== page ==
The goal of this rubric is to filter and promote the recent scholarship on the Western Balkans/Southeast Europe coming from the leading IR and Area Studies journals. The Regional Security Knowledge Hub team periodically refreshes the list, in winter, spring, summer and autumn. If you are interested in getting updates on the new content, please subscribe to our newsletter.



Populist Peacemaking: Trump’s Peace Initiatives in the Middle East and the Balkans”, by Dana M Landau, International Affairs, 98 (6): 2001–2019 (2022).

With the rise of populist leaders around the world, populism’s impact on foreign policy and international affairs has come into focus. Adding to this literature, we propose the concept of ‘populist peacemaking’, in which key tenets of populism, in style and substance, are projected onto the sphere of international mediation. We offer an analytical framework for understanding populist peacemaking consisting of three features. Firstly, populist peacemaking is characterized by a rejection of the ‘peacemaking elites’ and their established rules and practices, including international norms, a refutation of context-specific knowledge, and a clean-slate approach that disregards past peacemaking attempts and alienates other international mediators. Secondly, populist peacemaking employs aggrandized rhetoric and symbolism that puts the mediator—rather than the conflict parties—in the spotlight, thus integrating domestic politics into peacemaking. Finally, populist peacemaking frames the process as representing the volonté générale, i.e. serving the interests of the ‘pure people’ in the conflict-affected context. We illustrate this phenomenon empirically with a case-study of United States’ peacemaking efforts during the Trump era, tracing initiatives pursued by US envoys in the Israeli–Palestinian and Kosovo–Serbia conflicts. From this analysis, populist peacemaking emerges as a distinct phenomenon, not to be subsumed under the heading of ‘illiberal peacemaking’.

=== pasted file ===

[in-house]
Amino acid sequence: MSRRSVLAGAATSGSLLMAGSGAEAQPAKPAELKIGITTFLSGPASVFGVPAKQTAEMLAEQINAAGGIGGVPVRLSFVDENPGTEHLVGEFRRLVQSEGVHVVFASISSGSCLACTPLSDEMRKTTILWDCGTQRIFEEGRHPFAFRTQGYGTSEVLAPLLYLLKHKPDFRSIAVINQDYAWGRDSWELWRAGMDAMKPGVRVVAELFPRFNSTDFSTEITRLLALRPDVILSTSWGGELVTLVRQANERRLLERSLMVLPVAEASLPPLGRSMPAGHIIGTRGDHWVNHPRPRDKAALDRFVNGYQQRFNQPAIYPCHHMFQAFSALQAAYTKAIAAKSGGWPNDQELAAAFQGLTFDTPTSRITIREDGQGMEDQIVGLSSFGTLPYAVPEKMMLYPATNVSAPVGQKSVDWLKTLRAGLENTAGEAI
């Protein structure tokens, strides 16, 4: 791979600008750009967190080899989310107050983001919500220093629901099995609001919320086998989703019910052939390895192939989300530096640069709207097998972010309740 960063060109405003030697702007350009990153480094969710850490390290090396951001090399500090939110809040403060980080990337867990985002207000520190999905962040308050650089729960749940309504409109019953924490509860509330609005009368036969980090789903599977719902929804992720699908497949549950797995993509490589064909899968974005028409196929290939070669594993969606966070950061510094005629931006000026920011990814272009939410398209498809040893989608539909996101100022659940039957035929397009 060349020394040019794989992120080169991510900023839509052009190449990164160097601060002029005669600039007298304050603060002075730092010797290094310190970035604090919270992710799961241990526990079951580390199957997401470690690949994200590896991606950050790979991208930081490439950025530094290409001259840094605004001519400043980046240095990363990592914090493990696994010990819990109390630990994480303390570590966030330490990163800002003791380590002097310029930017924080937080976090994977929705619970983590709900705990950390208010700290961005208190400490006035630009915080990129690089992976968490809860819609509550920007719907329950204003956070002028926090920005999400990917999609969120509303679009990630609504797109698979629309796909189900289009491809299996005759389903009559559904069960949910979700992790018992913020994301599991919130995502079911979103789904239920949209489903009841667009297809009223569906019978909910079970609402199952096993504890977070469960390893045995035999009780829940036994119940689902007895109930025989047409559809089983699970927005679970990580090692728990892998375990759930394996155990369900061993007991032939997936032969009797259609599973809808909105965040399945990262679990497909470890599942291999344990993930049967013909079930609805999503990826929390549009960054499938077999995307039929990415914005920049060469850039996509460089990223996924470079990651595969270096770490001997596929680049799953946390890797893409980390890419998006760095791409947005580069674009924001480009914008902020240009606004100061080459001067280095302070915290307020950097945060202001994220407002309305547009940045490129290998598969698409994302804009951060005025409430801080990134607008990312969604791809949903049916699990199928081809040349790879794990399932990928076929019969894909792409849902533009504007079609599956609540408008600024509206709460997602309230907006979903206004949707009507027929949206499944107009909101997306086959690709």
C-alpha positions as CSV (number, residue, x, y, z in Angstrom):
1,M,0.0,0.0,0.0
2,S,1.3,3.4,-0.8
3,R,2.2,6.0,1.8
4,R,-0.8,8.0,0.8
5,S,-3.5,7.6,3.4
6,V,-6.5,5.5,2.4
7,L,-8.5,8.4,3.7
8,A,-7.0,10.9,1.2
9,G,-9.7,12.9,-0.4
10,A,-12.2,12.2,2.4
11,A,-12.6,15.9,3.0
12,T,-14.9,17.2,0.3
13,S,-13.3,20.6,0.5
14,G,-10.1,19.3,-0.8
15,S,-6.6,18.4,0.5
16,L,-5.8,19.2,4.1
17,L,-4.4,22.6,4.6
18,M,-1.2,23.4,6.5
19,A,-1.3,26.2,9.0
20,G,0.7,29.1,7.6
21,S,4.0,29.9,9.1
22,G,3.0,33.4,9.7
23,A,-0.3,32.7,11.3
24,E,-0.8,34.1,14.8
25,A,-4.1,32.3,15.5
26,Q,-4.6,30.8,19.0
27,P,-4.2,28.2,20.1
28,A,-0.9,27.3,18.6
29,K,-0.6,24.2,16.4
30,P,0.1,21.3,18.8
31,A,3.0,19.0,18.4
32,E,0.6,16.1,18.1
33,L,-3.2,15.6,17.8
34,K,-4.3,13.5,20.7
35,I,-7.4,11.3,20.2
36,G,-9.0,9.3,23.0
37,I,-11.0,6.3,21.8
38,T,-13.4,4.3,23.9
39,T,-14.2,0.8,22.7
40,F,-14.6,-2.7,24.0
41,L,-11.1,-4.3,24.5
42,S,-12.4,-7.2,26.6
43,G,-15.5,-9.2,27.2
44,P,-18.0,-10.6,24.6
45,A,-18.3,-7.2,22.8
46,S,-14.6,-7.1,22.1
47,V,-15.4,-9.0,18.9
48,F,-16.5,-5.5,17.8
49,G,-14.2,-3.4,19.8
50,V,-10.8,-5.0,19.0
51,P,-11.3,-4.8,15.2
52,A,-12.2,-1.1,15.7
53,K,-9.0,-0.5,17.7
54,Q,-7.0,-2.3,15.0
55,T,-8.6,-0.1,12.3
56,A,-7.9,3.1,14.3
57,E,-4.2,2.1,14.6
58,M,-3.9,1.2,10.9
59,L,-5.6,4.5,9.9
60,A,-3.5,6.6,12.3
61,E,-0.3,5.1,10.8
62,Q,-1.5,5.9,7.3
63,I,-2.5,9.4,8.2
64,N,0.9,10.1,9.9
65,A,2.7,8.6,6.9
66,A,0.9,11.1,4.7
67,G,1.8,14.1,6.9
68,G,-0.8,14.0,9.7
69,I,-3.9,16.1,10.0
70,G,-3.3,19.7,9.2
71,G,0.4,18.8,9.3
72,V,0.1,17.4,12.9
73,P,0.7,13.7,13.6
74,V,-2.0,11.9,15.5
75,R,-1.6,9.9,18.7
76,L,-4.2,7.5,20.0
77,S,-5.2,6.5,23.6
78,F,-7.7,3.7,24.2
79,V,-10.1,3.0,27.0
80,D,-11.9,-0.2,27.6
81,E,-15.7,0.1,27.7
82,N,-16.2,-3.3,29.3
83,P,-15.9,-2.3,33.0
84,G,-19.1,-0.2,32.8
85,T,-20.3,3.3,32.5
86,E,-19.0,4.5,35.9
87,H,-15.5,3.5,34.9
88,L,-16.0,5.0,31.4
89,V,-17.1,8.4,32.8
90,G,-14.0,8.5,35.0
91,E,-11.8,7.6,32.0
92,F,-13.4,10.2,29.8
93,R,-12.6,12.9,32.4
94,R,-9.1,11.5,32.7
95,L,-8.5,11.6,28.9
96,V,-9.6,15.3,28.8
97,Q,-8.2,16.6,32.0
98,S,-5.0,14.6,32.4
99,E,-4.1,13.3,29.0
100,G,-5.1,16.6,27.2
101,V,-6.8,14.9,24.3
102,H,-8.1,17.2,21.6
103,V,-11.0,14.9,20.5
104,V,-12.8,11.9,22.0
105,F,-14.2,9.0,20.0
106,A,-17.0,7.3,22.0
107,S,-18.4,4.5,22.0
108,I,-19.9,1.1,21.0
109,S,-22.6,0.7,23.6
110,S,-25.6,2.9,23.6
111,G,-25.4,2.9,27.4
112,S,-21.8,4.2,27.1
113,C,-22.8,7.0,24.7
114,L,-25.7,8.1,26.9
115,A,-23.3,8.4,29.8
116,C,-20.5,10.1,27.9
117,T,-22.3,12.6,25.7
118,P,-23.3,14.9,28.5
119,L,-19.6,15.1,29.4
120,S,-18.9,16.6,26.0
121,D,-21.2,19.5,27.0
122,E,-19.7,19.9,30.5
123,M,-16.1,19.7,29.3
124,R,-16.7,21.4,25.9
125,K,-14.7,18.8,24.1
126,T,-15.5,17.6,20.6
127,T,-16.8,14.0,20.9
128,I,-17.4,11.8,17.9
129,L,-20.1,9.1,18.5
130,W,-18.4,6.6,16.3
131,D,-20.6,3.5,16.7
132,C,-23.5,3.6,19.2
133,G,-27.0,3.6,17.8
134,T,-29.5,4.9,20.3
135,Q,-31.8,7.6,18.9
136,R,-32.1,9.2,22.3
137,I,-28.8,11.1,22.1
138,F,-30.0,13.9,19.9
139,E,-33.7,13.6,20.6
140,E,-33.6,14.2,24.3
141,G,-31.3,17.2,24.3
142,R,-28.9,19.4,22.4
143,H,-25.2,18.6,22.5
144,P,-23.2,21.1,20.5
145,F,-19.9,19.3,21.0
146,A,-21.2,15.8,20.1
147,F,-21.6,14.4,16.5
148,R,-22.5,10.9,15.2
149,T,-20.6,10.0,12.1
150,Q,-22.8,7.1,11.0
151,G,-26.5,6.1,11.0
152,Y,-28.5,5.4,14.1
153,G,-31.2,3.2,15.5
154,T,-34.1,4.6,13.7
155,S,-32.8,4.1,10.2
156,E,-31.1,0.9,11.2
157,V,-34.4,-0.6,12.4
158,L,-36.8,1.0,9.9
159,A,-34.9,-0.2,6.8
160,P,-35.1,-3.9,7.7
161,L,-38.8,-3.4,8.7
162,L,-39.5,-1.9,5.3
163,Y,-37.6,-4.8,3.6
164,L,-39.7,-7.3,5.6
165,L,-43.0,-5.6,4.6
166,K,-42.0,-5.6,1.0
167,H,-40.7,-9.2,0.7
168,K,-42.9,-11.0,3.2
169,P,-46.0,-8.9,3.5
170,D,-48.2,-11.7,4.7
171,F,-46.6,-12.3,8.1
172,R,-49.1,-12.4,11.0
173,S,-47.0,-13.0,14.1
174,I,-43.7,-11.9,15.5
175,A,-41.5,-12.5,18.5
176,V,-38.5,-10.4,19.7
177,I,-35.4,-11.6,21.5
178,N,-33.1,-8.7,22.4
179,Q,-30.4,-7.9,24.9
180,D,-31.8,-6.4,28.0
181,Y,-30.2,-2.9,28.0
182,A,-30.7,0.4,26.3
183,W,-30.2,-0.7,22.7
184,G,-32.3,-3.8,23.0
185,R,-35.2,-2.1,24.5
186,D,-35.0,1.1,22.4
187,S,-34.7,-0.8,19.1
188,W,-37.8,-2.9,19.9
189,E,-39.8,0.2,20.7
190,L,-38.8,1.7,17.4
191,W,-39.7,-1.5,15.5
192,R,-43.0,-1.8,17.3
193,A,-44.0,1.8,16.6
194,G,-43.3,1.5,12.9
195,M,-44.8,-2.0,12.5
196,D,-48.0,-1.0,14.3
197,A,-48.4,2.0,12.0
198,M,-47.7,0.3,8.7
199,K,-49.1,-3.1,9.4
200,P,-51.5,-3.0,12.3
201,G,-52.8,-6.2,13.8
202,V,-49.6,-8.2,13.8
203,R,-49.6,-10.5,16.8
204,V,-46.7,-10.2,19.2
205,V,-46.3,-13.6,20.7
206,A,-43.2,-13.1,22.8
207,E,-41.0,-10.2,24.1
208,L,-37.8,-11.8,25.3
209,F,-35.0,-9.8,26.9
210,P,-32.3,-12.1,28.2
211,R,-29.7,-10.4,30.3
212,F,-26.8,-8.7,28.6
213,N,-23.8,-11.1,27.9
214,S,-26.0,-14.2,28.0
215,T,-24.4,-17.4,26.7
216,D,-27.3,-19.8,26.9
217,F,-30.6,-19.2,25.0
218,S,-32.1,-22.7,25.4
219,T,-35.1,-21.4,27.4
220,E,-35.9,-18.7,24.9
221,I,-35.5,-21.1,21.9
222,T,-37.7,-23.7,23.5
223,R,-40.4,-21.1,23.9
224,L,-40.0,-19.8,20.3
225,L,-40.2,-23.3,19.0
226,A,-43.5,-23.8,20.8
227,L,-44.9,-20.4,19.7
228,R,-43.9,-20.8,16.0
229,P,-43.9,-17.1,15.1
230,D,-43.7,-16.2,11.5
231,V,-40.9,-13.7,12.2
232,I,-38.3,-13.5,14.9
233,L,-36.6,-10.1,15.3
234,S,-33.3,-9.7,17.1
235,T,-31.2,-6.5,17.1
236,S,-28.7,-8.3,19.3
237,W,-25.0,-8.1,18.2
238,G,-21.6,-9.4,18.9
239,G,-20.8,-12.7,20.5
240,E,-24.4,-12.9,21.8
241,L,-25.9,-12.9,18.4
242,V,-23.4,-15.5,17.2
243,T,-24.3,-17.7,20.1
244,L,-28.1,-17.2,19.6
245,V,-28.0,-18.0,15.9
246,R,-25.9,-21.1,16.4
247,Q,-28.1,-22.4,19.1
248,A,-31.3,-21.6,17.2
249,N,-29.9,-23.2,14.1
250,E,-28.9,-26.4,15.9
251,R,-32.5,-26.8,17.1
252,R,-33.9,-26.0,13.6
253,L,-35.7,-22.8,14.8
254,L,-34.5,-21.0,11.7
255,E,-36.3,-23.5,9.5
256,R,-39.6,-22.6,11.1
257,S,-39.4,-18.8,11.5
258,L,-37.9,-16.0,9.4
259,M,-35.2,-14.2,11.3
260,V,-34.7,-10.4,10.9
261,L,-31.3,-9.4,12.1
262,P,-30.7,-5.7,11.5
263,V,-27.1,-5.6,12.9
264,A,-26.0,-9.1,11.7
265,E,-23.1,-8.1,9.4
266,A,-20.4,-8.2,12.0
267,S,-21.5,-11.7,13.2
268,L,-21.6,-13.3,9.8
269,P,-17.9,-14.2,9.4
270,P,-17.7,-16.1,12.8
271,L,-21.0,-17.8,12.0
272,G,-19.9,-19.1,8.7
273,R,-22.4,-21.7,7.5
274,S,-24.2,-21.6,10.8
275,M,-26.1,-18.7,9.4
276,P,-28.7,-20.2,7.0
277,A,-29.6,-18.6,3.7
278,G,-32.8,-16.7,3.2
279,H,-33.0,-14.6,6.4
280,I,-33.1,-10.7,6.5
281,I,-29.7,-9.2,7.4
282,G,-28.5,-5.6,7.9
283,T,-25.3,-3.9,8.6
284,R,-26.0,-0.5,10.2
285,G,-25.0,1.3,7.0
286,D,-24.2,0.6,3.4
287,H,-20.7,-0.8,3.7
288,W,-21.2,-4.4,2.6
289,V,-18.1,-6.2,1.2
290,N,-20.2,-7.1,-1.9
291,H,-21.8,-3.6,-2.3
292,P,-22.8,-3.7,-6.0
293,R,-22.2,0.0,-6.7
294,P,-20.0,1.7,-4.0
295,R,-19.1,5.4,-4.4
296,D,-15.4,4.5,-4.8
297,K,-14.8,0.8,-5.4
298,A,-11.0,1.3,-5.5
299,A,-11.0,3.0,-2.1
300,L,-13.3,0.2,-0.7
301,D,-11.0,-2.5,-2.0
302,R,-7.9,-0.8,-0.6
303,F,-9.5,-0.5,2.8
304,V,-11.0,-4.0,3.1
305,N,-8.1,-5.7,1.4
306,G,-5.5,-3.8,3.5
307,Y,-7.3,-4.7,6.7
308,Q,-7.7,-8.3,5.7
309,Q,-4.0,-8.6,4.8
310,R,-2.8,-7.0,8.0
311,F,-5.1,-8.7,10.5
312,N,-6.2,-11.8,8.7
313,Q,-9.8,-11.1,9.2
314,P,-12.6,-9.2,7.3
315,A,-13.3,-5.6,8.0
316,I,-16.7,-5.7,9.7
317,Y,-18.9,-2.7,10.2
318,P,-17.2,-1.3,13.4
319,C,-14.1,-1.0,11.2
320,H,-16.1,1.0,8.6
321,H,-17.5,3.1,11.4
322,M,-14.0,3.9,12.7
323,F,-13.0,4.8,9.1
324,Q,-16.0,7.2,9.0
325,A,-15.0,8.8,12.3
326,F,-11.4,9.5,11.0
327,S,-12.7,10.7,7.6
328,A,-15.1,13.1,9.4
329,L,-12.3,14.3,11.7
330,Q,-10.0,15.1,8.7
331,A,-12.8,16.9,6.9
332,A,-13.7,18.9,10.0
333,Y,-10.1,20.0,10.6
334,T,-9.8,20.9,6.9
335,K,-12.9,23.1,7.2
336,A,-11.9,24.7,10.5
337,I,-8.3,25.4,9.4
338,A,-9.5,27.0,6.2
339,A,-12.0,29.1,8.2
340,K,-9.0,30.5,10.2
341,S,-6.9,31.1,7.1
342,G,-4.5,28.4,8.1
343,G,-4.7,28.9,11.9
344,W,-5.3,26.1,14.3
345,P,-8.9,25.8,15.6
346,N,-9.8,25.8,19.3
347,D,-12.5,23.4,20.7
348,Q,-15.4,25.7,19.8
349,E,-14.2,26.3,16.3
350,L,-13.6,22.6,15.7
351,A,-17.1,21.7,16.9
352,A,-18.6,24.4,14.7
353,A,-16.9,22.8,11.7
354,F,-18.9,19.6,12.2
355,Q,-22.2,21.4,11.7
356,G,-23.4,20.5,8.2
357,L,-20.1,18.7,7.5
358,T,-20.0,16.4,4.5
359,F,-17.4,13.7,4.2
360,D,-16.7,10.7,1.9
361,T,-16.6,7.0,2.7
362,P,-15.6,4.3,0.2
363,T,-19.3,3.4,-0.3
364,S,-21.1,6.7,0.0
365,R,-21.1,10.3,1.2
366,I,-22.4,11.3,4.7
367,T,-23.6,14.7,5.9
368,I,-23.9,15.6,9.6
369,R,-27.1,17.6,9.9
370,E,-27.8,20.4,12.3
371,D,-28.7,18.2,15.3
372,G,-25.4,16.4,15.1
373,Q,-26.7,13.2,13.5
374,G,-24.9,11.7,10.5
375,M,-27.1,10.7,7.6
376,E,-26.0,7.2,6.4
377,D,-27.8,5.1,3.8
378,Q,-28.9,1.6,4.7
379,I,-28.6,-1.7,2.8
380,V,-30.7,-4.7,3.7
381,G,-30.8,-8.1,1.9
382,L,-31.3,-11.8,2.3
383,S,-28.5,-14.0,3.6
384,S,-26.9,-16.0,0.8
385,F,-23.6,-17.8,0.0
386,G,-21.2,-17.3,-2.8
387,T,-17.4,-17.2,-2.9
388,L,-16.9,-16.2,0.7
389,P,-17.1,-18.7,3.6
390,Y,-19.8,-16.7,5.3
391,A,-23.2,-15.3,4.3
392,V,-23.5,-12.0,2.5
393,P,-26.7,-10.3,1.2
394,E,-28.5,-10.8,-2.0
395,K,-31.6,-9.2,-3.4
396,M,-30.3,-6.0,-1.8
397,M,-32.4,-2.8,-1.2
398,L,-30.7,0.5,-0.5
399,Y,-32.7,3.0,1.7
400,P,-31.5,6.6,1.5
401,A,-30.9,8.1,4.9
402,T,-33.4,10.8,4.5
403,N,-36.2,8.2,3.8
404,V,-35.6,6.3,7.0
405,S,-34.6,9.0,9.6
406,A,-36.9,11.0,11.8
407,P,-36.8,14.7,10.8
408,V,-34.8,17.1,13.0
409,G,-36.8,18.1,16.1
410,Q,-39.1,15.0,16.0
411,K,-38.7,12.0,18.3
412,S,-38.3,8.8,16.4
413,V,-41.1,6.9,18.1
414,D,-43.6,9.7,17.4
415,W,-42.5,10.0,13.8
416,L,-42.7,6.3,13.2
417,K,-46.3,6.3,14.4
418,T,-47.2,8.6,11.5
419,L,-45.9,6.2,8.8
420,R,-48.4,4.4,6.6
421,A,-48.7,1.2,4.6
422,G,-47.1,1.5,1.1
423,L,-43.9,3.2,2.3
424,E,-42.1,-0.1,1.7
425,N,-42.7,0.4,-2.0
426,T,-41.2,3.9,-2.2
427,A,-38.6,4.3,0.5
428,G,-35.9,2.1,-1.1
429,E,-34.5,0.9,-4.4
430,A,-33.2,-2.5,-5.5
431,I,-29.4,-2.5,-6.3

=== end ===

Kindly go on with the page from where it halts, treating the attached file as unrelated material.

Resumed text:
Turkish Foreign Policy in the Balkans Amidst ‘Soft Power’ and ‘de-Europeanisation’”, by Başak Alpan, Ahmet Erdi Öztürk, Southeast European and Black Sea Studies, Volume 22 (1): 45-63 (2022).

Since the beginning of the 2000s, extensive academic research has echoed one popular opinion, ‘Turkey is back to the Balkans’. These studies have been scrutinizing the complicated role of Turkey in the Balkans, usually drawing upon the use of soft power by the former. This impact in the region remained intact during the 2010s, although the overall Turkish foreign policy in the 2010s has been highly securitized and de-Europeanized, losing its soft power character that had been its trademark starting from the early 2000s. In this regard, this paper aims to decipher different dimensions of Turkey’s foreign policy in the Balkans through a more general exploration of the de-Europeanization of Turkish foreign policy in the 2010s. Through more than 80 semi-structured interviews, which were conducted between 2016–2020, with political actors, diplomats, religious leaders, scholars and journalists in Turkey and the Balkans, we address the question of whether the divergence of Turkish foreign policy from a soft power perspective and its concomitant de-Europeanization tendency had been crystallized in its policy towards the Balkans within the context of the 2010s.


The EU, the Visegrád Group, and Southeast Europe: Conflicting Perspectives within an Enlarging “European Identity””, by Sebastian Meredith, East European Politics and Societies: and Cultures, Volume 36(4):1292-1314 (2022).